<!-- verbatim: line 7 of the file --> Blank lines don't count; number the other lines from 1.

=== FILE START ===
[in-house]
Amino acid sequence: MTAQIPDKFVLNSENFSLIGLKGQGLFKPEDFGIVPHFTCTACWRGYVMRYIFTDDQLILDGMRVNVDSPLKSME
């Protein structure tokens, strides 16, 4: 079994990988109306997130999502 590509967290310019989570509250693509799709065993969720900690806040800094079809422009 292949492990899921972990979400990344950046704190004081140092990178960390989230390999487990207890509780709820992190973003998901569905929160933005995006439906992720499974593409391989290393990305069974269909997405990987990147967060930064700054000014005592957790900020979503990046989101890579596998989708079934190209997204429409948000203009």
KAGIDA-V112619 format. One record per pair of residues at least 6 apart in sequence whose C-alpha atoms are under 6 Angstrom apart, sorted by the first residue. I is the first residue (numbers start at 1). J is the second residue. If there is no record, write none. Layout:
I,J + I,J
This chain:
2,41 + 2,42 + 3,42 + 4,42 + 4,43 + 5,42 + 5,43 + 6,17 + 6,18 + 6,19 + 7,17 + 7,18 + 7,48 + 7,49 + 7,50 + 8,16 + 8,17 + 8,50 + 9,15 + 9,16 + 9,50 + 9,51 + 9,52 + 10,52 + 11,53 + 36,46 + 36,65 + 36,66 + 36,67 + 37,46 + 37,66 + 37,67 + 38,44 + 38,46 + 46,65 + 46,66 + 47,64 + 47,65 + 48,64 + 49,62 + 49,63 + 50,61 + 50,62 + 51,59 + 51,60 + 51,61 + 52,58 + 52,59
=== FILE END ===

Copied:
2,41 + 2,42 + 3,42 + 4,42 + 4,43 + 5,42 + 5,43 + 6,17 + 6,18 + 6,19 + 7,17 + 7,18 + 7,48 + 7,49 + 7,50 + 8,16 + 8,17 + 8,50 + 9,15 + 9,16 + 9,50 + 9,51 + 9,52 + 10,52 + 11,53 + 36,46 + 36,65 + 36,66 + 36,67 + 37,46 + 37,66 + 37,67 + 38,44 + 38,46 + 46,65 + 46,66 + 47,64 + 47,65 + 48,64 + 49,62 + 49,63 + 50,61 + 50,62 + 51,59 + 51,60 + 51,61 + 52,58 + 52,59